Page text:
ACA update: More insurers buy in, premiums expected to fall

October 24, 2019

CMS announces drop in cost for second cheapest plan and more payers getting involved

The outlook on the Affordable Care Act (ACA) is looking up according to an October 22 news release from The Centers for Medicare & Medicaid Services (CMS).

An additional 20 insurers are expected to participate in the Federal Health Insurance Exchange platform for the 2020 coverage year, the release said. In addition, costs for the silver plan for a 27-year-old are expected to drop 4 percent for the 2020 coverage year.

“Lower costs and more options for American patients are a key piece of President Trump’s healthcare vision: an affordable, patient-centric system that puts you in control, and treats you like a person, not a number,” says Health and Human Services Secretary Alex Azar.

The release paints the positive news as only a drop in the bucket when it comes to repairing the ACA, which has been decried by Republicans as “a disaster.”

President Donald J. Trump promised an uncountable number of times on the 2016 campaign trail and since that he and congressional Republicans would “repeal and replace” the ACA, which was signed into law in 2010.

Indeed, the release is replete with blame for what CMS calls a “broken” system, which the Trump administration and a Republican-held congress attempted to repeal in 2017 with limited success. The Trump administration has signed executive orders to eliminate tax penalties to neuter the individual mandate and taking efforts slash advertising, which critics say will make enrolling more difficult.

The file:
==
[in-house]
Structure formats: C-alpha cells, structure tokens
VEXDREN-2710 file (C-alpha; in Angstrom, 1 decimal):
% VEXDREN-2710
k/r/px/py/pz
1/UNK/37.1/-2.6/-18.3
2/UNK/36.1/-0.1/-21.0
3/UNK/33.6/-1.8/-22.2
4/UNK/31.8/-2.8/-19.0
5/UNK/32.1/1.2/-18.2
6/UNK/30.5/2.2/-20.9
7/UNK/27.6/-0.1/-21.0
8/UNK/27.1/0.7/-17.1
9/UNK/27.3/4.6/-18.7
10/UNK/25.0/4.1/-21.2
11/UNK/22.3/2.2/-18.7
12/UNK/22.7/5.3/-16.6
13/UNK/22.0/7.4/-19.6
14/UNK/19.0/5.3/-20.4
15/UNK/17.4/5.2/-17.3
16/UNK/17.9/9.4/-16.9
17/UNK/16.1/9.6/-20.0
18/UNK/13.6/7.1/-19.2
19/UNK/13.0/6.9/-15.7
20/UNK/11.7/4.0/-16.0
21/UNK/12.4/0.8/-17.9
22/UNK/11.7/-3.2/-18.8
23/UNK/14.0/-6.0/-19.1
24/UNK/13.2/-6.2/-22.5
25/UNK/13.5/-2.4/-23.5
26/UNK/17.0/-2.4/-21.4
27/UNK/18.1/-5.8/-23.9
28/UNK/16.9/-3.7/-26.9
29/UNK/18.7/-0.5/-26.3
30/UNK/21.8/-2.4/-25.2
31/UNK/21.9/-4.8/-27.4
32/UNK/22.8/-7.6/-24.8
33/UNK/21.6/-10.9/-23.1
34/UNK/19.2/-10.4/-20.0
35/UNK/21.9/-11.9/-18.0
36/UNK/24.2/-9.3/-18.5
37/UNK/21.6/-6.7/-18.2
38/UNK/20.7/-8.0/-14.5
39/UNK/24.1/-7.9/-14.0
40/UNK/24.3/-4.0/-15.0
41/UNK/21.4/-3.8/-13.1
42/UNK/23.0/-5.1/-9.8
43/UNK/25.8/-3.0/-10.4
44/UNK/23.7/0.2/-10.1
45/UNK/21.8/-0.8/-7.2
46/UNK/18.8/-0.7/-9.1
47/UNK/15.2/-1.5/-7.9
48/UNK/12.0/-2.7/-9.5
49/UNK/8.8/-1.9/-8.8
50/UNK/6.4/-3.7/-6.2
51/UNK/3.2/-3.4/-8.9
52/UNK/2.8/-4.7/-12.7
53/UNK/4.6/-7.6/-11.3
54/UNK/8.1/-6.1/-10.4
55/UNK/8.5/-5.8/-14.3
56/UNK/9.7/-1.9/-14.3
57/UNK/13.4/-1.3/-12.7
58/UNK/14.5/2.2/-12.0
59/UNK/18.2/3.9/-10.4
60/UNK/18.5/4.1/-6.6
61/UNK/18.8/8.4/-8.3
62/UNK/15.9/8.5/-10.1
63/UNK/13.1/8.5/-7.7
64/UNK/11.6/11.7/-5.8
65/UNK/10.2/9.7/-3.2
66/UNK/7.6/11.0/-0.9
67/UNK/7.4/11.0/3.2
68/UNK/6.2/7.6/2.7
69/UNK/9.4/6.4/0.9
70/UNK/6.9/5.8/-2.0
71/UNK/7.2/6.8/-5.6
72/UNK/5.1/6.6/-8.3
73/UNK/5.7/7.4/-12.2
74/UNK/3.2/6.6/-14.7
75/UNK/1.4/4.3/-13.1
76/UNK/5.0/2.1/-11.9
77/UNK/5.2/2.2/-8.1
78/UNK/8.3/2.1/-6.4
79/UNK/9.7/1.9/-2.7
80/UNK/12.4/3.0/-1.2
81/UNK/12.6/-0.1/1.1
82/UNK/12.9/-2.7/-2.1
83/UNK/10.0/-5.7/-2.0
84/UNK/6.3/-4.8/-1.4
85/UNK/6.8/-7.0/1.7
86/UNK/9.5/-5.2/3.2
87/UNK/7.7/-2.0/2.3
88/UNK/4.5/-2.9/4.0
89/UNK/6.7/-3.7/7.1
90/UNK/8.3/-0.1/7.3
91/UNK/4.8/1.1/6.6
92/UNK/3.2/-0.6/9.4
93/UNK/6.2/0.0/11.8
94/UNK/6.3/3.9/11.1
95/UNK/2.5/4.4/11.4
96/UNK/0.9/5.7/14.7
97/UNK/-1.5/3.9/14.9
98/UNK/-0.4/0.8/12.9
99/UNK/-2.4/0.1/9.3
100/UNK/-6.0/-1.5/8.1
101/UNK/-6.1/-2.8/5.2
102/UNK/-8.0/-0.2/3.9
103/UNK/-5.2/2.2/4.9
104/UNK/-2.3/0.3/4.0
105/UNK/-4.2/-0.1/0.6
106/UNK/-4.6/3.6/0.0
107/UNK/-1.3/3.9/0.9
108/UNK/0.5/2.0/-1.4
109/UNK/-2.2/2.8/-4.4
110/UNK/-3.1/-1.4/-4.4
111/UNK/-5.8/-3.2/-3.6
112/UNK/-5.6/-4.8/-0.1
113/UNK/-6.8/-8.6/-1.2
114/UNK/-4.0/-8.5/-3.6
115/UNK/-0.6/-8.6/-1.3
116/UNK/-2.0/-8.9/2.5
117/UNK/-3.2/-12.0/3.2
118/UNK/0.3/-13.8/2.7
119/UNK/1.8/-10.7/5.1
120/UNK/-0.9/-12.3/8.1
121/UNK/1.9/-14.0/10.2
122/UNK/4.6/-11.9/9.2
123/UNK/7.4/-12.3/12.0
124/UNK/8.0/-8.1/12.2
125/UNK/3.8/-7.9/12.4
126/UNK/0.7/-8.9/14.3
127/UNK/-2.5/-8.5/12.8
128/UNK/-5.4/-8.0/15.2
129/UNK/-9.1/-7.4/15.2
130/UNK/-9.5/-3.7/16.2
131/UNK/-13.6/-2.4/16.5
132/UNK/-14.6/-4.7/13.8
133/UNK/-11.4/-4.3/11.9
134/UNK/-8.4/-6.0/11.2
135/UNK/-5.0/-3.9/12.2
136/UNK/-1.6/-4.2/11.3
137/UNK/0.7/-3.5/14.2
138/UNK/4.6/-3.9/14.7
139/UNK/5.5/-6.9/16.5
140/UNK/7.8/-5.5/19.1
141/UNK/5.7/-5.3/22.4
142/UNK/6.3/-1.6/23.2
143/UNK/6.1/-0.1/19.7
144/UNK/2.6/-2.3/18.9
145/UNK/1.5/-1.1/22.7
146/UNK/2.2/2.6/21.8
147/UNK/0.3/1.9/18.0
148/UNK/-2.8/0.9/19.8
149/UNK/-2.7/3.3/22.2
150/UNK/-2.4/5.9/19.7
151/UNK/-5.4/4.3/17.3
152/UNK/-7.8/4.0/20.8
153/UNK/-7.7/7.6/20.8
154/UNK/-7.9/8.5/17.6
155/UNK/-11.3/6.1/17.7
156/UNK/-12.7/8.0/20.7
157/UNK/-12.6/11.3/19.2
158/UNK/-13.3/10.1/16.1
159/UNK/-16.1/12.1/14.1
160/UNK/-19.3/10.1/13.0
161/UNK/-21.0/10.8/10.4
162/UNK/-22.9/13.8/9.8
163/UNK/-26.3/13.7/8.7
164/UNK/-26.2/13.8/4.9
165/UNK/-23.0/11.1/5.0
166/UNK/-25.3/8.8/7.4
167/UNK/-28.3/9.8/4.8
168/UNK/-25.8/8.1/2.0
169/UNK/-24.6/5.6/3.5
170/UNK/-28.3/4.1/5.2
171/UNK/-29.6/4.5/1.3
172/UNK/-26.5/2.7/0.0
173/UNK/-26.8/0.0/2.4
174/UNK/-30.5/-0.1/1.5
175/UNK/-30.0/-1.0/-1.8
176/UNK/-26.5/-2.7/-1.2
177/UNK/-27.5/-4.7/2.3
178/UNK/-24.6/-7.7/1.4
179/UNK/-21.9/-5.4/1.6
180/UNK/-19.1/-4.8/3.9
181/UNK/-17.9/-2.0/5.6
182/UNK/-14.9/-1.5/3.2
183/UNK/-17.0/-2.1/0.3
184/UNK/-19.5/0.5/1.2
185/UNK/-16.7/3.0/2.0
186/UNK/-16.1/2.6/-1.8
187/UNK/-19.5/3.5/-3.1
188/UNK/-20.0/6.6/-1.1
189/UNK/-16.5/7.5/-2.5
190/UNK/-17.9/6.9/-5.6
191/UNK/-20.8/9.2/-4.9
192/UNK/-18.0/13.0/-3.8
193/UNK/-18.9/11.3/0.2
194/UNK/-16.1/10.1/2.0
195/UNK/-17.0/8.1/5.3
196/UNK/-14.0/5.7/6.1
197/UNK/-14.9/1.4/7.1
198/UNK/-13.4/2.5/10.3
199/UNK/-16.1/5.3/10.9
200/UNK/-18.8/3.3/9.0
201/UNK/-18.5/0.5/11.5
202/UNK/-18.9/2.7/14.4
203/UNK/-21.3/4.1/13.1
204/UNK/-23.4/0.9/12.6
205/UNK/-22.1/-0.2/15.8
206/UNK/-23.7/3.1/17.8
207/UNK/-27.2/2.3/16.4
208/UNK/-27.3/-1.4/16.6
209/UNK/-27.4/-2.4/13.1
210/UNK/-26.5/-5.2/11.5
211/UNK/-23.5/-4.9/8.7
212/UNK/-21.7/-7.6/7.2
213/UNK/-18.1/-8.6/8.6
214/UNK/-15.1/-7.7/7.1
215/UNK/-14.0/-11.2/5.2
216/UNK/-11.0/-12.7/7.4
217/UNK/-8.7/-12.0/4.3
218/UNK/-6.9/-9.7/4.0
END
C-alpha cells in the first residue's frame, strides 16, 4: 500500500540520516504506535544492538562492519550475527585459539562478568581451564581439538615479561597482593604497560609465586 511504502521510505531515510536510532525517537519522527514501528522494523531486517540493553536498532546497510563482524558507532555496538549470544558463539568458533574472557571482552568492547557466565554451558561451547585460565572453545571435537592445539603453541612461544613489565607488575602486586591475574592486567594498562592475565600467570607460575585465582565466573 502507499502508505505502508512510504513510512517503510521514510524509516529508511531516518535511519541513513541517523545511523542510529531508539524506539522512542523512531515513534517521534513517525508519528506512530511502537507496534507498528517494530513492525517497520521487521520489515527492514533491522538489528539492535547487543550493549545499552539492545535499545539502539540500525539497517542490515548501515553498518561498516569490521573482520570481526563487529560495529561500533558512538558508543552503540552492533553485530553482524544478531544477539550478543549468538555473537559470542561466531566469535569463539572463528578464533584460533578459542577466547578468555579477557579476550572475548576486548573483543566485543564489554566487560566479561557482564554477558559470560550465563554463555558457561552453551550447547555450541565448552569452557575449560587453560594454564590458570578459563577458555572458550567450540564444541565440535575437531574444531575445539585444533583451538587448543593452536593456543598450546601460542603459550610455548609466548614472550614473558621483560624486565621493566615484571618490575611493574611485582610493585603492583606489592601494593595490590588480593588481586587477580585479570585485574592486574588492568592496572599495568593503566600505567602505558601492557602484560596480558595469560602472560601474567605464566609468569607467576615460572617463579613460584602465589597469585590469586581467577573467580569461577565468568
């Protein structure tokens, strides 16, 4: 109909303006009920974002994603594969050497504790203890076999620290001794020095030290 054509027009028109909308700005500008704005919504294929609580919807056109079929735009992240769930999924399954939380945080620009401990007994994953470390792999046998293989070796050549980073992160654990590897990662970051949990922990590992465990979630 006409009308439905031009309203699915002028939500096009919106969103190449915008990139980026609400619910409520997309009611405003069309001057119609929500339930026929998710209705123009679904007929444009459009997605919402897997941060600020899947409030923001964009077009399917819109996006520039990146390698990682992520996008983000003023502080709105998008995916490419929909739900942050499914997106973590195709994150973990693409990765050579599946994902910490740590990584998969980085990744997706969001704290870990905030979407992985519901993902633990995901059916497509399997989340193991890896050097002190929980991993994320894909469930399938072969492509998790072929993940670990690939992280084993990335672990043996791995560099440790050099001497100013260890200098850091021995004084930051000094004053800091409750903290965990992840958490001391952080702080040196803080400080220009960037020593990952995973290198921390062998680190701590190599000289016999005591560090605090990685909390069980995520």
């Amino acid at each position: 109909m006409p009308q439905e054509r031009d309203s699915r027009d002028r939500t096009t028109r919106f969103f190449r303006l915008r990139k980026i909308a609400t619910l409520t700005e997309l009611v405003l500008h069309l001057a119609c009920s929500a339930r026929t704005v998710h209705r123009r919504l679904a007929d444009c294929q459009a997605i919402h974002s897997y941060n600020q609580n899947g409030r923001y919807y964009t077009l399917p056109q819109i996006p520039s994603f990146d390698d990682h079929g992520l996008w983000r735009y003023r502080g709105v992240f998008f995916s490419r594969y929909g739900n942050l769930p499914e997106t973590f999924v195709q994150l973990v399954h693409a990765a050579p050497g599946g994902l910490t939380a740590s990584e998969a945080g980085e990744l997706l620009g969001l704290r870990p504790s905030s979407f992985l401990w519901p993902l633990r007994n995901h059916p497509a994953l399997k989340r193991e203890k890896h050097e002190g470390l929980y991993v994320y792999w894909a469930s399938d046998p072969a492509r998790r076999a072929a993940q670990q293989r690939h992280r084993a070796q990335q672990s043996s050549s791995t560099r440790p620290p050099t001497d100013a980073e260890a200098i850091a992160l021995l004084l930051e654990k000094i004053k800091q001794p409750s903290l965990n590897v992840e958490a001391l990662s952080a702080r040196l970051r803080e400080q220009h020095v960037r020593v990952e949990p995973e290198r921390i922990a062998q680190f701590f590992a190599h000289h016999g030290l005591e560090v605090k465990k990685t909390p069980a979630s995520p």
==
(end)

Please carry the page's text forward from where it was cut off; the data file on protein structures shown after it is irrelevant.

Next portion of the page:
The administration is currently fighting a court battle in an effort to have a judge overturn the law as unconstitutional, though it remains to be seen what would take its place.

This announcement is just another salvo in the battle over American healthcare as Trump’s Democratic rivals roll out their own plans in advance of the 2020 election.

While the Democrats are pushing big ideas such as variations on Medicare for All, Trump has set his sights on incremental changes like:

  • Opening up cheaper coverage options including expanding short-term limited benefit plans

  • Allowing employers to fund individual market premiums through health reimbursement arrangements

“Under President Trump’s leadership, CMS has taken strong steps to deliver more choice and affordability to consumers in the individual market and I’m pleased to report we’re delivering strong results,” says CMS Administrator Seema Verma.

Open enrollment in the ACA runs from November 1 to December 15 with coverage taking effect January 1.